As volunteers, sanitation workers, day laborers, and search and rescue groups worked for months among the dust and rubble of Ground Zero, they breathed in toxins such as carbon monoxide, lead, asbestos, fiberglass insulation, and microscopic pieces of glass. This is also true for residents and others who were present in the New York City Exposure Zone. Due to shortages in available protective gear, very few workers had any sort of protection, and those who did often resorted to homemade remedies such as bandanas, T-shirts, and thin surgical masks. Many rescue and clean-up workers received treatment for respiratory issues and complained of difficulty breathing as early as their first day on the scene. Lung conditions became so ubiquitous that many responders developed what was known as the “World Trade Center cough.”
Years later, many of these responders and others in the Exposure Zone were diagnosed with sarcoidosis. Sarcoidosis is a covered 9/11-related health condition under the World Trade Center Health Program (WTCHP), and as such, those affected may be eligible for compensation from the September 11th Victim Compensation Fund (VCF). At Weisfuse & Weisfuse, LLP, our experienced 9/11 sarcoidosis attorneys help victims of 9/11-related illnesses determine eligibility and prosecute a claim to obtain the compensation they deserve. Contact us today at 212-983-3000 for a free and confidential consultation regarding your 9/11 sarcoidosis claim.
What is Sarcoidosis?
Sarcoidosis is an inflammatory disease that affects different areas of the body, but usually appears on the skin, lymph nodes, lungs, and eyes. Sarcoidosis and granulomas are types of interstitial lung diseases. These are small masses of inflammatory cells gathering on these organs, causing inflammation. While it’s still unclear what causes sarcoidosis, medical experts believe it can occur as an immune response to environmental toxins, such as the many poisonous materials that permeated the air in the New York City Exposure Zone.
What are the Symptoms of 9/11 Sarcoidosis?
The symptoms of sarcoidosis differ depending on which part of the body is affected. However, the most common symptoms include:
- Joint pain
- Weight loss
- Persistent dry mouth
- Swelling of the abdomen
- Persistent fatigue
- Frequent nosebleeds
Sarcoidosis of the lungs is the most common type of sarcoidosis affecting the 9/11 community. Symptoms include:
- Shortness of breath
- Dry cough
- Chest pain, particularly in the breastbone area
In addition to the responders, countless people who lived, worked, and studied in Lower Manhattan on or shortly after 9/11 spent months breathing in toxins that caused chronic inflammation in their lungs, making it difficult to breathe nearly 20 years later.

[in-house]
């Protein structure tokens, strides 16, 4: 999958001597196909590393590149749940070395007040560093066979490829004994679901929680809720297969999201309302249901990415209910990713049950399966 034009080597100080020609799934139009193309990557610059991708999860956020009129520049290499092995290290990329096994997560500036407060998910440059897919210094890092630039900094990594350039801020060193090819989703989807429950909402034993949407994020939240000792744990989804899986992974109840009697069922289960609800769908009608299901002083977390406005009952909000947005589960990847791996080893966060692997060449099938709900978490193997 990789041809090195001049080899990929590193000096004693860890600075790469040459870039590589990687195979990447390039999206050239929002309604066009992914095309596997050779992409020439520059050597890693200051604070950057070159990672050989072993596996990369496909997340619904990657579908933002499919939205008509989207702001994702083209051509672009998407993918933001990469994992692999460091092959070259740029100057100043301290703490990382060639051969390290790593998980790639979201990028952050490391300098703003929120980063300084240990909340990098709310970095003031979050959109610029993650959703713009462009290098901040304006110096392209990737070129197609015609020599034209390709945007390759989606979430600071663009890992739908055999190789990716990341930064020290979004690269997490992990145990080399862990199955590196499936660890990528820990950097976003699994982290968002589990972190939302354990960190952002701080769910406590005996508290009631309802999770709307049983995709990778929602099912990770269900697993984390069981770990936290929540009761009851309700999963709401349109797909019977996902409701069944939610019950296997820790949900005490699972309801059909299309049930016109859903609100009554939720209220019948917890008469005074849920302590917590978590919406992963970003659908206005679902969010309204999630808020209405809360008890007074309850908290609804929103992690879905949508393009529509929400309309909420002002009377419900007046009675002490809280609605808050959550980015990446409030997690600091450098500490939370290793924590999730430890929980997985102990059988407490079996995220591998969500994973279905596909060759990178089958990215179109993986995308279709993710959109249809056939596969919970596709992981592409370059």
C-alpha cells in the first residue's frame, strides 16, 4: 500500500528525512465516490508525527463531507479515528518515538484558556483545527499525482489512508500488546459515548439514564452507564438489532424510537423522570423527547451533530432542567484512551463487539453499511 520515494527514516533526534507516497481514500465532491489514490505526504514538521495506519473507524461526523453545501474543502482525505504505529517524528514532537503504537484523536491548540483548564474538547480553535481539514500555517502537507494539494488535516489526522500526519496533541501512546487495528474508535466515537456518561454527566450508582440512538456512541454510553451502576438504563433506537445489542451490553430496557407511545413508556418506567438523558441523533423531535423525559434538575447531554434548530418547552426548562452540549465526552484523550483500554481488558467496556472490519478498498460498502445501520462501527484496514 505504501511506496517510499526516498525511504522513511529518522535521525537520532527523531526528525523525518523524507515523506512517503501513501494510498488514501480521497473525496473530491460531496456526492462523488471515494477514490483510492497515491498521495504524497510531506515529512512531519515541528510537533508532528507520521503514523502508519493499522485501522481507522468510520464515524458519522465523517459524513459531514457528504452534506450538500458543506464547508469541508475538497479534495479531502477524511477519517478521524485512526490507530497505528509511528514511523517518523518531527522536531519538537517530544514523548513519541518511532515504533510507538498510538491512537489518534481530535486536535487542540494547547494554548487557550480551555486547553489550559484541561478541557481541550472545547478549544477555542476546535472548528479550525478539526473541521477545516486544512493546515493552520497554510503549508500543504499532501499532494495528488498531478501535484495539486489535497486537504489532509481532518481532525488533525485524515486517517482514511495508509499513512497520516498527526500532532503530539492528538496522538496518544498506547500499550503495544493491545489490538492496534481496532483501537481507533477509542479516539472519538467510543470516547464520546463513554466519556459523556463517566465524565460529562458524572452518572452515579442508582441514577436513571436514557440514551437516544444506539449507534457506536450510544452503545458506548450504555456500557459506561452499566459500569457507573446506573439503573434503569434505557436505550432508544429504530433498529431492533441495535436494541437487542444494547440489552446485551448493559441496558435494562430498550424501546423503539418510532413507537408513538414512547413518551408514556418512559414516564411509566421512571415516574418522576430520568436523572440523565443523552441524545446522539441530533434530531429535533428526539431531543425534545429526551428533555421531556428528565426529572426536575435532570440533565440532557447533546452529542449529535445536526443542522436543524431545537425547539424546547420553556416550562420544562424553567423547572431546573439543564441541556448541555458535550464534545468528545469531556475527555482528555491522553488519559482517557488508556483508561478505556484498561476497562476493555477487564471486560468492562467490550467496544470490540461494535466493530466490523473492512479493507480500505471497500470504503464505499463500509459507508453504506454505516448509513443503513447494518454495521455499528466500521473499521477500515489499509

How is Sarcoidosis Diagnosed and Treated?
Diagnosis of sarcoidosis can prove difficult due to the nature of its symptoms, many of which mimic those of other conditions. In most cases, a physician will first perform a comprehensive physical exam, listening to the heart and lungs, checking lymph nodes for signs of swelling, and noting any swelling in the spleen or liver.
If sarcoidosis is suspected, additional tests will be ordered to eliminate other possibilities and establish an official diagnosis. Depending on symptoms, the doctor may perform blood tests, order chest imaging through X-Rays and CT scans, assess lung capacity, and/or take a tissue sample (biopsy) to examine it for evidence of granulomas.
No cure currently exists for sarcoidosis, but patients generally respond well to treatments aimed at managing symptoms. Treatments include immunosuppressive medications, which temper the immune system’s response to foreign bodies in an effort to allow the organs to heal. Patients may need to medicate their condition for a short period of time, or symptoms may require lifetime management.
In general, sarcoidosis patients notice a reduction of symptoms within two years, and many lead relatively healthy lives with little interference from their condition. However, in severe cases, sarcoidosis can seriously damage the lungs and other organs. Those who were exposed to toxins for long periods in the months following 9/11 are at heightened risk for severe sarcoidosis.
Sarcoidosis Medical Sources
9/11 and Sarcoidosis Development
A 2017 study found that sarcoidosis occurs at a much higher rate than originally thought for 9/11 first responders, particularly firefighters and emergency medical service (EMS) workers. While sarcoidosis resolves itself naturally in many cases, the study found that it tended to persist for longer among 9/11 responders, many of whom suffered from sarcoidosis for at least 12 years.
Anyone who lived, worked, or studied near Ground Zero, in the New York City Exposure Zone, or along the routes by which debris was transported for disposal, including Fresh Kills Landfill, and who has been diagnosed with sarcoidosis, may be eligible for compensation. The VCF compensates responders and survivors who suffer from diseases like sarcoidosis and were present in the New York City Exposure Zone.
The experienced 9/11 sarcoidosis lawyers at Weisfuse and Weisfuse, LLP can enroll eligible applicants in the WTCHP and prosecute their claim with the VCF to obtain the maximum award available for their 9/11-related sarcoidosis.
VCF Compensation Available For 9/11 Sarcoidosis Claims
At Weisfuse & Weisfuse, LLP, our VCF attorneys are here to help victims of 9/11-related illnesses seek the quality health care and financial compensation they deserve by providing thorough representation and submitting medically-supported optional impact statements on our clients’ behalf. Anyone who was present in the New York City Exposure Zone and has been diagnosed with sarcoidosis should contact Weisfuse & Weisfuse, LLP at 212-983-3000 for a free and confidential consultation today.